My favorite example came when I was working for a local retail business with a high profile in our region. One of the company’s employees had been caught fraudulently providing an add-on service to customer’s orders. He was due to be charged by the County Prosecutor following a thorough investigation.
By traditional measures, there was no reason for my client to be damaged. An employee was cheating the company as well as the customers. The company had discovered it, reported it to authorities and cooperated with the investigation. As long as we told that story, things were likely to be fine.
Even so. our counsel was to think bigger. As with any situation, you want to tell your own bad news and not leave the key details in the hands of others, if at all possible. Our recommendation was to mail a letter to every customer, self-report what had happened, take responsibility and then offer a small gift to compensate. Timing was key: the letter had to hit between the time when the employee was notified of his indictment but before the media found out. What we told the client:
“If we do that, your trust will not just be protected. People will trust you more.”
We executed that plan and were pleased with the results. Because we told the story and told it first, we were credited by consumers for having nothing to hide. We weren’t concerned about a lurid headline sidetracking public opinion. And we had done the right thing—all the way down the line—and people were going to see it.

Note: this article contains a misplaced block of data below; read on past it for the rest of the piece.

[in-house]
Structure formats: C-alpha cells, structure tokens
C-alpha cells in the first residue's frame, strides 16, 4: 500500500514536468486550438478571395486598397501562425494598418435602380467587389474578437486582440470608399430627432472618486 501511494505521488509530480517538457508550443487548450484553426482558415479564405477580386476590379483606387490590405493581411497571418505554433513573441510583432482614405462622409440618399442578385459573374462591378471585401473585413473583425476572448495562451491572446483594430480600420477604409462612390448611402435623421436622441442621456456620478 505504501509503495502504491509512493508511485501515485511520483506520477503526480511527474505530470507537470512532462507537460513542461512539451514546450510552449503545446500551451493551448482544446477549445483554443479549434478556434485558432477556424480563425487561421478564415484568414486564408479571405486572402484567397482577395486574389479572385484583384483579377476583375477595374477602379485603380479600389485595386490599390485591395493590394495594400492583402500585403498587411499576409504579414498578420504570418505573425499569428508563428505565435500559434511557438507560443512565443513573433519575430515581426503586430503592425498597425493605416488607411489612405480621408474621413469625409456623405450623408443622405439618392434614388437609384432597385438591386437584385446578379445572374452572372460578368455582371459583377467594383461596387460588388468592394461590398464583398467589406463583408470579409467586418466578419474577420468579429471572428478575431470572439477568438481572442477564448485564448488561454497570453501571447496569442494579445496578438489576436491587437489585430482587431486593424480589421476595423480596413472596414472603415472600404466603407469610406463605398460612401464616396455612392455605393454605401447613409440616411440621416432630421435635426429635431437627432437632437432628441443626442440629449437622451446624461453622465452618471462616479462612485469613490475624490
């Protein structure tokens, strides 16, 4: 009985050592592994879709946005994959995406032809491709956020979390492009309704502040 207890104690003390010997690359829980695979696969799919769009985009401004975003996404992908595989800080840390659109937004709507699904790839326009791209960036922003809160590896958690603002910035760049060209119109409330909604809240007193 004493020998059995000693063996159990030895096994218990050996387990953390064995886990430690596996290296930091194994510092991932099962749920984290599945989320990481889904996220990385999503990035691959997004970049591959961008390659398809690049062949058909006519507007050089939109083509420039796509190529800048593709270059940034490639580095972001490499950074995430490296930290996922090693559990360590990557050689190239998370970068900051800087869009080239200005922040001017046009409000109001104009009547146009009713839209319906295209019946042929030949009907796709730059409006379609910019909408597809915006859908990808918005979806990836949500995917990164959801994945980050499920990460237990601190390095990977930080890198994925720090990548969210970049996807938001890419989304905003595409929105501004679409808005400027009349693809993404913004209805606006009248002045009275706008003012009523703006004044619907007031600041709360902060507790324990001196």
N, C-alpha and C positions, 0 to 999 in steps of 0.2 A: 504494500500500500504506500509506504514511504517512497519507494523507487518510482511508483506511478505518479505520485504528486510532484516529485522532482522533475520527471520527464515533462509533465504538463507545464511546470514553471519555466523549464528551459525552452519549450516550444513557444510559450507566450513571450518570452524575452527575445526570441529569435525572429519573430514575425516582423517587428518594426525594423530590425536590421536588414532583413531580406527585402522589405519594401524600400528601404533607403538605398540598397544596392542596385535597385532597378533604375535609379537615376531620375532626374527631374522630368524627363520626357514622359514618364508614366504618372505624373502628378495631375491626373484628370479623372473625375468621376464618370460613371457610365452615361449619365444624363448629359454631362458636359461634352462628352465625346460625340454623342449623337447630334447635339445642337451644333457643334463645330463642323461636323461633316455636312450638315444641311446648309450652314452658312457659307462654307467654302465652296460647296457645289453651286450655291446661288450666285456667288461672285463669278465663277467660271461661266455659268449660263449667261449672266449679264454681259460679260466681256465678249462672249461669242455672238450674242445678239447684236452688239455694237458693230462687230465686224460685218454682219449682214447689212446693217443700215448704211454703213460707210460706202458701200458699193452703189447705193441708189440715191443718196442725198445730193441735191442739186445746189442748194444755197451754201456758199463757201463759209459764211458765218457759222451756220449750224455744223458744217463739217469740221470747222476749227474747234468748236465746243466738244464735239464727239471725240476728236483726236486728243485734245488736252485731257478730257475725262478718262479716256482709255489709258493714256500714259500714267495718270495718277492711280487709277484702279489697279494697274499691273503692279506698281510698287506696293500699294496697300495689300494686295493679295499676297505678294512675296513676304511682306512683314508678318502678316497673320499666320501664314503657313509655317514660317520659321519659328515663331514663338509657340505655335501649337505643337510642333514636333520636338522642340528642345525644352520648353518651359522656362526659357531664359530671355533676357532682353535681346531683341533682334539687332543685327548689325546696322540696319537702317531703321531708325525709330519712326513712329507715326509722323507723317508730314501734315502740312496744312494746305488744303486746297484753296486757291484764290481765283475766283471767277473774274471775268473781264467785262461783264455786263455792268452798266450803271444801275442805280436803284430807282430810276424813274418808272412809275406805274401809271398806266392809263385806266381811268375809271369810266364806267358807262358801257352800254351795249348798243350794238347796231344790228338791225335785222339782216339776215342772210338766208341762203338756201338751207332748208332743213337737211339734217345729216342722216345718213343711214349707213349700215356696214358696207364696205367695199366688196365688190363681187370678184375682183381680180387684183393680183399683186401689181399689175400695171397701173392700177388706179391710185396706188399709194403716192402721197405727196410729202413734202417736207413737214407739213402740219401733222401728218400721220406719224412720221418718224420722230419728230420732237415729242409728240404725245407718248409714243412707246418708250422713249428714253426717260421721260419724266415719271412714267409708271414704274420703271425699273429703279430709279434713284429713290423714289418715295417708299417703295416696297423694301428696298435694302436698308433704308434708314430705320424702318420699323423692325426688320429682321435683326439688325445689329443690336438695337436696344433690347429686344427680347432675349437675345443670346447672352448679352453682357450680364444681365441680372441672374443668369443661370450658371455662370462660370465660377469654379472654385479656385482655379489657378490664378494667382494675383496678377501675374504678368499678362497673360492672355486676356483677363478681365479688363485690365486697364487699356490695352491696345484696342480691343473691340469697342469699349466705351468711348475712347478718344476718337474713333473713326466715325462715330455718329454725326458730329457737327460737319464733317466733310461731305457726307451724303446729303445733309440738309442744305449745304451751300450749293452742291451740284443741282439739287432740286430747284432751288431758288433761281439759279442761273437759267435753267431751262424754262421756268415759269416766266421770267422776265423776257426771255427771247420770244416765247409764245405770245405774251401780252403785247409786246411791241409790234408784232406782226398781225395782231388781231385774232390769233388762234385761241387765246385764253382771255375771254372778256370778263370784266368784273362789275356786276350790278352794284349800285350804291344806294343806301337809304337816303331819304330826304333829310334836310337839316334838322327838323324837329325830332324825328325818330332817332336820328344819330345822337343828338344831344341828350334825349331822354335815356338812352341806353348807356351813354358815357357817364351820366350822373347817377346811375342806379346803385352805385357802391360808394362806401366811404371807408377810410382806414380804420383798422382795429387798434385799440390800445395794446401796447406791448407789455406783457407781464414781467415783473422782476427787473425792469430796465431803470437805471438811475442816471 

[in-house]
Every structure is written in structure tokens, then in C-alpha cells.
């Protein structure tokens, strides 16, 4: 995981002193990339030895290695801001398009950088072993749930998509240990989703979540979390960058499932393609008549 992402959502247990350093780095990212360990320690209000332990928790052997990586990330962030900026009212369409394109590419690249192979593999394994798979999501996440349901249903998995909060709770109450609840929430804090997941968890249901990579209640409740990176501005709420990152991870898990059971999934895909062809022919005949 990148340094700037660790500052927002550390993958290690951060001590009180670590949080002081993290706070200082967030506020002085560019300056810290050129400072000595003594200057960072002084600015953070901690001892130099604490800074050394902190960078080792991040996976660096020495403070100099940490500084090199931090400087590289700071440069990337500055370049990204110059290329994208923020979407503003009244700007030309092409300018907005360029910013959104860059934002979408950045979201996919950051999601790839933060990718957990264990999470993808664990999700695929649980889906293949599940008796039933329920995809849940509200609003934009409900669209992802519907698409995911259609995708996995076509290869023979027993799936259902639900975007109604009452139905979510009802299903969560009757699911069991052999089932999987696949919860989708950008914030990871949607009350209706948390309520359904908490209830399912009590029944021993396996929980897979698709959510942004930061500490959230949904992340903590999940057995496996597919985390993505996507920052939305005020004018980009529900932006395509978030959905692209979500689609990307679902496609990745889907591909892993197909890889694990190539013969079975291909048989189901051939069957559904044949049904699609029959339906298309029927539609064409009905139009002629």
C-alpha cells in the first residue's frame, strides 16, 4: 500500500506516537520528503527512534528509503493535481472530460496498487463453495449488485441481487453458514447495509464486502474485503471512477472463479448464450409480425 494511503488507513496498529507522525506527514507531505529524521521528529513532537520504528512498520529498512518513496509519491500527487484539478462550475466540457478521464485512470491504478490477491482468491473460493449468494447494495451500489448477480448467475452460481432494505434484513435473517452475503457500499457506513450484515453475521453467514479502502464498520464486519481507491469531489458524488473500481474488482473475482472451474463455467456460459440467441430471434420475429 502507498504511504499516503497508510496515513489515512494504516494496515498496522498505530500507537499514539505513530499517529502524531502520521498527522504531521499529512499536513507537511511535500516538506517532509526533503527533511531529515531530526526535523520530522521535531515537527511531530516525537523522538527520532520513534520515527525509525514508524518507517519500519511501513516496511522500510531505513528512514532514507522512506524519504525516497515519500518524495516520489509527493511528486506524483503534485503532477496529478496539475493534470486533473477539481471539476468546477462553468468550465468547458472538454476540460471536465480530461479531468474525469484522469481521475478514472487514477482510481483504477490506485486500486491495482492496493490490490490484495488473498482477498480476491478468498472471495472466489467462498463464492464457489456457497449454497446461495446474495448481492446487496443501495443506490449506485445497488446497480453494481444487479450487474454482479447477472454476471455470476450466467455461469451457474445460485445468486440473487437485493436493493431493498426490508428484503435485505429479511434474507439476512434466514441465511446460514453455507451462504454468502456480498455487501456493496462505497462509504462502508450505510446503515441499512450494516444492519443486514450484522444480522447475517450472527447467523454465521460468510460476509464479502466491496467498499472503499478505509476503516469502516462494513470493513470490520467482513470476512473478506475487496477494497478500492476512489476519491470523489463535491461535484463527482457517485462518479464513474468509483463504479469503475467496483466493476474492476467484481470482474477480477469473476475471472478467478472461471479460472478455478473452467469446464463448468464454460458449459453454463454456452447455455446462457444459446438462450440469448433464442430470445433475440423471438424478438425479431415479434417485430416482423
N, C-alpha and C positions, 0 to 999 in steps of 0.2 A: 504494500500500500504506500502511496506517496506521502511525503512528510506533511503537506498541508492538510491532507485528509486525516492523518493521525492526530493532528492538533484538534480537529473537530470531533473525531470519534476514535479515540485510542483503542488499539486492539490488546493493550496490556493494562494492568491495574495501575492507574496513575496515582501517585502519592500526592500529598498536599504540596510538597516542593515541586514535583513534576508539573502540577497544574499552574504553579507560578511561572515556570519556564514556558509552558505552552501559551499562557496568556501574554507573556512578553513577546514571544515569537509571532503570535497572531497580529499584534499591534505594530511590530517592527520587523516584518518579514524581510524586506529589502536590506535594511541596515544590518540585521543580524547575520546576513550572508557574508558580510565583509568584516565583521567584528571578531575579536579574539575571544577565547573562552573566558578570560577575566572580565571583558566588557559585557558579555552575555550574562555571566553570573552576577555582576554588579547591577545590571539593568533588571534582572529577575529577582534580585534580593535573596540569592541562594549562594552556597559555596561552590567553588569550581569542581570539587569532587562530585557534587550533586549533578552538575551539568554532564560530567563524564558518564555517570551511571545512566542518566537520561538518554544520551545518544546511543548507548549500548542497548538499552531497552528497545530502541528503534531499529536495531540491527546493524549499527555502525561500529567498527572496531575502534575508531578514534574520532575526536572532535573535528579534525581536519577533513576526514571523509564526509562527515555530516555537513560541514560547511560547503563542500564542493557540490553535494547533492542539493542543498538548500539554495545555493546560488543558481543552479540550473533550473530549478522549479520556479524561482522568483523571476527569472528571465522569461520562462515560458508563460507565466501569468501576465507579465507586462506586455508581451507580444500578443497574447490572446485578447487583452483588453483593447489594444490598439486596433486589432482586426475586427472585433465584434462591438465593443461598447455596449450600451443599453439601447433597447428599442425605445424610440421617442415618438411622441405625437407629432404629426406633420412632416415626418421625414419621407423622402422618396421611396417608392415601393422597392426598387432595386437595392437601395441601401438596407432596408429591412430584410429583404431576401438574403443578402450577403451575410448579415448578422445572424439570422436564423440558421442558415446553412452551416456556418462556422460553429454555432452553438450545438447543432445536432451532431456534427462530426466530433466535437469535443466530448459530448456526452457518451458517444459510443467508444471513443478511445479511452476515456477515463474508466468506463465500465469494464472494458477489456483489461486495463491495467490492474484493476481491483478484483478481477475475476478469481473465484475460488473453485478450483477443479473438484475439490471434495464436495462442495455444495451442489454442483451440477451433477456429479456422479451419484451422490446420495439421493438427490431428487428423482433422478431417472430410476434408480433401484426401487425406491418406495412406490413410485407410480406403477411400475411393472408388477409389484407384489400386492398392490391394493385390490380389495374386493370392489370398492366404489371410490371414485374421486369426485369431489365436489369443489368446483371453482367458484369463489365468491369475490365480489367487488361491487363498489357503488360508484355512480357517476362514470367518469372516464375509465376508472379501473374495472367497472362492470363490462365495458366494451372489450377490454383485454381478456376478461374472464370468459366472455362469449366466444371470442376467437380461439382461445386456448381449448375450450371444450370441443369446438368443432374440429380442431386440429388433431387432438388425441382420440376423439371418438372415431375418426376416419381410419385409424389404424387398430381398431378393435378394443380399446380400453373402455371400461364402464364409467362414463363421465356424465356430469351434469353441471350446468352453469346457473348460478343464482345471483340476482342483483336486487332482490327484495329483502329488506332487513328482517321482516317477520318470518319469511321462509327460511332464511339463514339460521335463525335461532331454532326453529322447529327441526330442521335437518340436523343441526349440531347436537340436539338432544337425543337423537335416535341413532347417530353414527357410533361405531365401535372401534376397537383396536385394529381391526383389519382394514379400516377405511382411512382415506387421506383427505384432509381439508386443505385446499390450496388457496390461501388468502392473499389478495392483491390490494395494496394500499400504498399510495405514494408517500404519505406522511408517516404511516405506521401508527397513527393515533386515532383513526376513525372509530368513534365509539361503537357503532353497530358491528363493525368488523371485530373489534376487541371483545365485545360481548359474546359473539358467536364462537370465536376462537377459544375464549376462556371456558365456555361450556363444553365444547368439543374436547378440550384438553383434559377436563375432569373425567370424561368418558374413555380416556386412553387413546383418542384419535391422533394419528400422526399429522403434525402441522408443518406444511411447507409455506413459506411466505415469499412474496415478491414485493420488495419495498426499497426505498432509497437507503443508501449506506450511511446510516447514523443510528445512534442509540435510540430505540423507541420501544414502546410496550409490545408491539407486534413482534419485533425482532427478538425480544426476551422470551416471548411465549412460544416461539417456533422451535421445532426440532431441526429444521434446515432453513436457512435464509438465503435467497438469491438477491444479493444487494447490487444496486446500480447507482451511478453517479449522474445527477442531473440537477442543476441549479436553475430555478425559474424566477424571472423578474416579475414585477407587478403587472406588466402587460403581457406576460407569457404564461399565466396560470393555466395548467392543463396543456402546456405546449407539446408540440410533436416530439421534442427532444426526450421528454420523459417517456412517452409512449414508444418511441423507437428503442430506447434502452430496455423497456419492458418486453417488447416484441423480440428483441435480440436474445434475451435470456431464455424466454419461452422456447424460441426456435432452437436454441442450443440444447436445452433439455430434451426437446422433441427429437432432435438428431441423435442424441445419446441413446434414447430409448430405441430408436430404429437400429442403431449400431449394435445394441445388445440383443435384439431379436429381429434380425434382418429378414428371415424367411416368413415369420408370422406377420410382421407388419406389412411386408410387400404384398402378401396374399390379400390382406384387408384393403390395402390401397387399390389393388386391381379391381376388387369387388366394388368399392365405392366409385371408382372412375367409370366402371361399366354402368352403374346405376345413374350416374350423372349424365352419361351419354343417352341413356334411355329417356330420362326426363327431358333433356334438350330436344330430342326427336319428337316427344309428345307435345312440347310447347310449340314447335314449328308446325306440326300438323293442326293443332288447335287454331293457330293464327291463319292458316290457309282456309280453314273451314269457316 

The feedback to the company was excellent. Numerous people said that they believed more in our client than they had before. Just as important was what didn’t happen: customers who walked in the door didn’t mention the story…customers didn’t leave…and business didn’t take a hit.
Not all crisis situations are as well set up as this one. In some cases, the company or non-profit might be more culpable than my client was in this case. I’d argue that even if that was the case, a company that makes a mistake and owns up to it and offers to make it good is well positioned to realize a long-term gain in public reputation. People understand that mistakes are made—what they don’t tolerate is spin, evading responsibility, or callous behavior.
If you’re interested in seeing how we create crisis plans that seek benefit as well as damage mitigation, let us know.
A rebrand can be a powerful force for change. The decision to do so is never taken lightly. In fact jumping into a rebrand prematurely can result in a significant waste of time, money and energy. All of which are often scarce resources in a nonprofit environment.
I’ve worked in a lot of different industries and companies throughout my career. Many of these were for-profit companies, but the majority of my professional experience comes from the not-for-profit sector. And in seeing the view from both sides of the fence, I’ve found more similarities between these two sectors than I think most people realize.